EventMesh-enabled software is used routinely now in major industries like the banking sector, telecom, automobile and aviation across the world. In 2018, Gartner proclaimed that 80% of new enterprise ecosystems will require support for event processing in the coming years and it would be a required characteristic by 2022.
Moving on from ESB
An event mesh’s earlier incarnation was the Enterprise Service Bus (ESB). Chen’s take on the advanced Apache EventMesh is, “While an ESB would offer you a good feature set, the main challenge with ESBs was the monolithic architecture and tight technological coupling between business logic and platform, which lead to a technical and organisational centralisation. Whereas Apache EventMesh is designed to improve on these limitations of a traditional ESB.”
See also: Astra Zeneca CDIO Cindy Hoots: We’re aiming to leverage APIs in a much more self-service mode.
(An ESB architecture, crudely, lets you integrate different applications by putting a communication bus between them so each application can talk to the bus. While providing a well defined, pluggable” system, ESB can become the bottleneck to implementing changes, with all required changes — which might vary wildly across a business — added to a typically slow-moving ESB change queue. Implementing multiple ESB instances to support multiple business domains can rapidly get very expensive and not always prove hugely cloud-friendly.)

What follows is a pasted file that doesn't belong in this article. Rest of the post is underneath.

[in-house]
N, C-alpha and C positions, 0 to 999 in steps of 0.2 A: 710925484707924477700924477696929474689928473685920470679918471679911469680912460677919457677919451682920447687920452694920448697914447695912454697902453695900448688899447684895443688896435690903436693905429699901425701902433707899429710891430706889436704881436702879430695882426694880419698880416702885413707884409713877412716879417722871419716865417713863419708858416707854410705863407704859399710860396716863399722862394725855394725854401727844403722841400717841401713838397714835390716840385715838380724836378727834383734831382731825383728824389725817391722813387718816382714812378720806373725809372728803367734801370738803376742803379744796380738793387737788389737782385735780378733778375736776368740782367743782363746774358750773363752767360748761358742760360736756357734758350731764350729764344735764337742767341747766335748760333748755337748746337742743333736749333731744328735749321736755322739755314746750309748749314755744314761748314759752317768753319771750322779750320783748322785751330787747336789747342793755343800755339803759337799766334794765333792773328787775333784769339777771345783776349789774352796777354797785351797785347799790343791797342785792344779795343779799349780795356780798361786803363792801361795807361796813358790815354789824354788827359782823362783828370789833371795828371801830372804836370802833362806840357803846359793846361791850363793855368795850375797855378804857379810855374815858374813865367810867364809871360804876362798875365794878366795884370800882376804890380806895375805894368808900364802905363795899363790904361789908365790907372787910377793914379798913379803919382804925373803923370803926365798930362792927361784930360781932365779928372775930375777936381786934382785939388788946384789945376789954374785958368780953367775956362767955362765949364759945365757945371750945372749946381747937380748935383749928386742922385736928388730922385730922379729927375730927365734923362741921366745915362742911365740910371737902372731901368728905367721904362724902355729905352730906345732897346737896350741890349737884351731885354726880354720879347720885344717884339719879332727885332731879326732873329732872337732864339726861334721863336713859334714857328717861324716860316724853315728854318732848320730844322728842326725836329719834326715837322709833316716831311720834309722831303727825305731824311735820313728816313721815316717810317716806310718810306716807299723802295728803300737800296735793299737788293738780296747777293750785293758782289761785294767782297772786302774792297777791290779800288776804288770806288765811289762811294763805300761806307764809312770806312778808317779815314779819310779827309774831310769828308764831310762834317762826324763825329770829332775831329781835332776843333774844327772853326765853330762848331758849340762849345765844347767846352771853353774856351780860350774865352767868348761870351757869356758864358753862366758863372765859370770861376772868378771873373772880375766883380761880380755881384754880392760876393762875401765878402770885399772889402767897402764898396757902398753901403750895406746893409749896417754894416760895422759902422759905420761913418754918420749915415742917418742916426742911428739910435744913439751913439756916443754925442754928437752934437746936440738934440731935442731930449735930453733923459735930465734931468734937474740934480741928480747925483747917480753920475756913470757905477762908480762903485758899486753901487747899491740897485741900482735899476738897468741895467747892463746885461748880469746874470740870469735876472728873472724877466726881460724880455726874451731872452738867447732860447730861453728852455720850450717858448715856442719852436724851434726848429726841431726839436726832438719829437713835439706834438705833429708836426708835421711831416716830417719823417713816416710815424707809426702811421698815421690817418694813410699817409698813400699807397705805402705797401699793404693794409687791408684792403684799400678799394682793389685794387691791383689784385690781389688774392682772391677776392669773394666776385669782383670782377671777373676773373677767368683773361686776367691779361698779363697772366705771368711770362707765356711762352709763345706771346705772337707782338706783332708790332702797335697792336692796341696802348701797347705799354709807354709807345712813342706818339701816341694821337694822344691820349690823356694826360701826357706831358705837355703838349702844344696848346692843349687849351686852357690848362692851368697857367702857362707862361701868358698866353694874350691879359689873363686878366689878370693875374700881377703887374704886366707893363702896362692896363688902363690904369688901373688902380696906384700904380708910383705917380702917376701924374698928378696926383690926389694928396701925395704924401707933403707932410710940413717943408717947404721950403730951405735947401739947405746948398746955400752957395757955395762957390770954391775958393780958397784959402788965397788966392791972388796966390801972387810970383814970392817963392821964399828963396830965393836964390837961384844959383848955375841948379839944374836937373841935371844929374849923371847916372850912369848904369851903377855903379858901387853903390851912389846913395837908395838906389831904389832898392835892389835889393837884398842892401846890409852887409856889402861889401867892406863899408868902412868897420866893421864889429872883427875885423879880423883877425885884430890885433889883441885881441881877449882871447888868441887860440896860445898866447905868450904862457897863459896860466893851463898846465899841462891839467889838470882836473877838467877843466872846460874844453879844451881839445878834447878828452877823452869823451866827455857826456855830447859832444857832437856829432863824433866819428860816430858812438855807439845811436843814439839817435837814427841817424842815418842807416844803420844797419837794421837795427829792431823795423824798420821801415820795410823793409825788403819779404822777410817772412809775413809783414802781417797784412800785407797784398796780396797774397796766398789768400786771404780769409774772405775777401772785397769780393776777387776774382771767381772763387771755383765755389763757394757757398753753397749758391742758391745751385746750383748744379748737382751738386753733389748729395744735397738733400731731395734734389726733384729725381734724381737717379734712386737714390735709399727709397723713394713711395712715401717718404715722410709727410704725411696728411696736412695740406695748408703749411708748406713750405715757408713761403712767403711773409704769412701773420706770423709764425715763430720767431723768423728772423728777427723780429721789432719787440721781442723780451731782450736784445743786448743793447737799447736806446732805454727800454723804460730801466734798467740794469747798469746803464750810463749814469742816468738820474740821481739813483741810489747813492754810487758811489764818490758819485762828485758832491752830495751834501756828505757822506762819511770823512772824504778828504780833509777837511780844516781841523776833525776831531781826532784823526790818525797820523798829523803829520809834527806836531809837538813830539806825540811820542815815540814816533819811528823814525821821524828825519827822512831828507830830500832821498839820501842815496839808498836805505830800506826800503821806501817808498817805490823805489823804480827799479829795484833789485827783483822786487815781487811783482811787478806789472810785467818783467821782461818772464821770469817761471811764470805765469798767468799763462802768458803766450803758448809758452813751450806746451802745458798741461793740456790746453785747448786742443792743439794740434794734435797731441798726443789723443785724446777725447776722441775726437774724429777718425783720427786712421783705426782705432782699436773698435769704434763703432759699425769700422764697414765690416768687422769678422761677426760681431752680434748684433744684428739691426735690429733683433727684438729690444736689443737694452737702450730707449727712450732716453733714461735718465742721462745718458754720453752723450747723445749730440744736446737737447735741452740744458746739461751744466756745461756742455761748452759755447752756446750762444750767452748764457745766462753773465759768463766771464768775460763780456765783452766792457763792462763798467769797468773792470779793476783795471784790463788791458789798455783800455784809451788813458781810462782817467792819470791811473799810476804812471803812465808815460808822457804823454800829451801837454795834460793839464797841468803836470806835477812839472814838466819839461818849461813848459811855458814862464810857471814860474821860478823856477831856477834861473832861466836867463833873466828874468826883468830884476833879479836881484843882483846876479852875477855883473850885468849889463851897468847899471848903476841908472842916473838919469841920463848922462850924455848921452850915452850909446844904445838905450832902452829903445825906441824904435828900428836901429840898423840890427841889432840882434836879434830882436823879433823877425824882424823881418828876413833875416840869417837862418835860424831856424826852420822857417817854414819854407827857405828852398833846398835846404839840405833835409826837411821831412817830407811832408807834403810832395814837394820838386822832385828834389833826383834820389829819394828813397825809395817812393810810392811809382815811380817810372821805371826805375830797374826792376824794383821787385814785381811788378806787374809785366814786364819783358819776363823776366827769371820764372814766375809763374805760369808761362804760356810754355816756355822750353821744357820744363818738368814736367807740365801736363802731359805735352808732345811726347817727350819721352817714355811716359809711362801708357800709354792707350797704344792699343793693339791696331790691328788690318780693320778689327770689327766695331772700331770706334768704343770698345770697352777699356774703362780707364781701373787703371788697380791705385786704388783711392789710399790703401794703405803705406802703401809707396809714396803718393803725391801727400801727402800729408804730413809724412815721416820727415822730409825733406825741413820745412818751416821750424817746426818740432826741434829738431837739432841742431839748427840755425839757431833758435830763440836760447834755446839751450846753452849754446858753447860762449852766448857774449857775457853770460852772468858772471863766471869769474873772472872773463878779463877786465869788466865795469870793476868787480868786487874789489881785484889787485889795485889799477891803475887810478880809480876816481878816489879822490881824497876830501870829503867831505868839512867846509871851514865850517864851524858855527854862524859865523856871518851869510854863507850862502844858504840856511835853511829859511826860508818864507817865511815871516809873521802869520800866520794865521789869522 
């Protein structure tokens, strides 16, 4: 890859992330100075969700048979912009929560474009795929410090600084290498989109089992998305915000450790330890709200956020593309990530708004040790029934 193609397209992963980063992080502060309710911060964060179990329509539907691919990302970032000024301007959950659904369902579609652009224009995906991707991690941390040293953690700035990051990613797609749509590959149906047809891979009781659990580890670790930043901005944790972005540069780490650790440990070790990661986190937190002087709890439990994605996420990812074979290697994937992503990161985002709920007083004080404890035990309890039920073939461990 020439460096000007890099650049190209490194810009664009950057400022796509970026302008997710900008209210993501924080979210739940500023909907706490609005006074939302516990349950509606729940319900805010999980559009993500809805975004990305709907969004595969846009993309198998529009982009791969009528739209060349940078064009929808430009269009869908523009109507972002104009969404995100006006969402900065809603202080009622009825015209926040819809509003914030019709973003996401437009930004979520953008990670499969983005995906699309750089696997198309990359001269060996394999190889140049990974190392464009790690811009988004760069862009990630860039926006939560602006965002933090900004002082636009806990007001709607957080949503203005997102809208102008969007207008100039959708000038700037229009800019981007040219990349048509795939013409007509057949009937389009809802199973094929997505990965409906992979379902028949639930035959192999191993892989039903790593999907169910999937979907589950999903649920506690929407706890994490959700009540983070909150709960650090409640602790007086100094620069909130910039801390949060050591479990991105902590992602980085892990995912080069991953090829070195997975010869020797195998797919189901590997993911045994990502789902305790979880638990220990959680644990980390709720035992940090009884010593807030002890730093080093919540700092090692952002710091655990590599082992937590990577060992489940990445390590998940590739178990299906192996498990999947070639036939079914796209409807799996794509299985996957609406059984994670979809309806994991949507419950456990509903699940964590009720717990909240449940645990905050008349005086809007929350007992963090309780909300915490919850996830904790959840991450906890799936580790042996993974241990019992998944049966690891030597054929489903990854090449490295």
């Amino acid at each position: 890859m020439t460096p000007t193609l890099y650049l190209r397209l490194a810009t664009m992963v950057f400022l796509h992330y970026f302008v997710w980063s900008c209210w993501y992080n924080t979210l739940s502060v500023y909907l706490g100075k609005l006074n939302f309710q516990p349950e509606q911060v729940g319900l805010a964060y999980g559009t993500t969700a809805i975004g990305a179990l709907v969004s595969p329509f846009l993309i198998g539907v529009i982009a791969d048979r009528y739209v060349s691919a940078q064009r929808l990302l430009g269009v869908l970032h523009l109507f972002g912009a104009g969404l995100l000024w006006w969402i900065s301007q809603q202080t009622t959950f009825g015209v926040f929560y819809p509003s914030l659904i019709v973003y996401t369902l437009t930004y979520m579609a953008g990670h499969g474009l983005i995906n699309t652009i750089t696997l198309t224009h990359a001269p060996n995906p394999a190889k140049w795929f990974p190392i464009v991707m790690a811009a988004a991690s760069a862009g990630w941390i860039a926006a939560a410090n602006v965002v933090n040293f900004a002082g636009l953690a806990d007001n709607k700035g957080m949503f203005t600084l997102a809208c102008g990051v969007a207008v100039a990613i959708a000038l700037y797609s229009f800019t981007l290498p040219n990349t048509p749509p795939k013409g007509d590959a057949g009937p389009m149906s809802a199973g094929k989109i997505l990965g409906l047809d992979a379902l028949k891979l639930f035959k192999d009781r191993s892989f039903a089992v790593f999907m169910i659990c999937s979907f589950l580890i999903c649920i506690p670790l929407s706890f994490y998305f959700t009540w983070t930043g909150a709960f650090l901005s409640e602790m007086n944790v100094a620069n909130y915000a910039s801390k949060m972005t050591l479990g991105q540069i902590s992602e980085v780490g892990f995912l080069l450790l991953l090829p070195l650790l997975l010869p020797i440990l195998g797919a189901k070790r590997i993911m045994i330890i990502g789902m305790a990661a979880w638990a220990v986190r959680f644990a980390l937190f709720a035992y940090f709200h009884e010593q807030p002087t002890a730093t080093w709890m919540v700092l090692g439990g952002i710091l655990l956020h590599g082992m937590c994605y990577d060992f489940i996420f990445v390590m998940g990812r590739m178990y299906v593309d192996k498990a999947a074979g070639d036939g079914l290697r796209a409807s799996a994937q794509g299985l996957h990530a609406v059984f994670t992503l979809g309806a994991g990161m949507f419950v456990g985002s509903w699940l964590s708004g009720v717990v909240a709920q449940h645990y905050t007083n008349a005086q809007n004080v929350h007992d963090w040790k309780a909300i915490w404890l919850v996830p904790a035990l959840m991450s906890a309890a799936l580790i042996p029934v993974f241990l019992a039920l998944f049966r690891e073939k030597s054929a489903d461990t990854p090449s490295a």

Why Apache EventMesh?
As Chen describes it: “Apache EventMesh provides standard protocol such as cloud events; interface such as http, tcp etc.; and pluggable storage engine with the Apache RocketMQ as the default back-end storage. Compared to other mesh-based applications in the market, our platform supports fancy features like extreme low latency and stability, and cloud-native architecture.” However, Chen knows there is stiff competition primarily from AWS and Azure who have made similar products such as EventGrid and EventBridge; and other competitors from Asia, Canada, and the U.S.
Advantages of using Apache EventMesh
- Developers have the underlying architecture already built for them; hence they can concentrate on coding event-driven applications faster.
- Agility increases as developers can operate applications with high volume of events across global networks in real time amongst hybrid clouds.
- It compliments serverless technology and is scalable to modern applications that are characterised by loosely coupled elements performing amongst distributed cloud architecture.
- Capable of asynchronous system communications.
- Greater security during transmission of event messages.
- Possesses technical advantages such as millisecond delay and 100 million message processing capabilities.
- Is embedded with tool assistance to achieve fast and automatic isolation of faulty applications.
Apache EventMesh is a work in progress. Chen acknowledges, “We are continuously improving, and dealing with the need to address complexity brought in by heavy clients based on the pull model; event-based streaming; and, the openness of event metadata and mixed media storage."
Want to get involved? Contributing guidelines are here.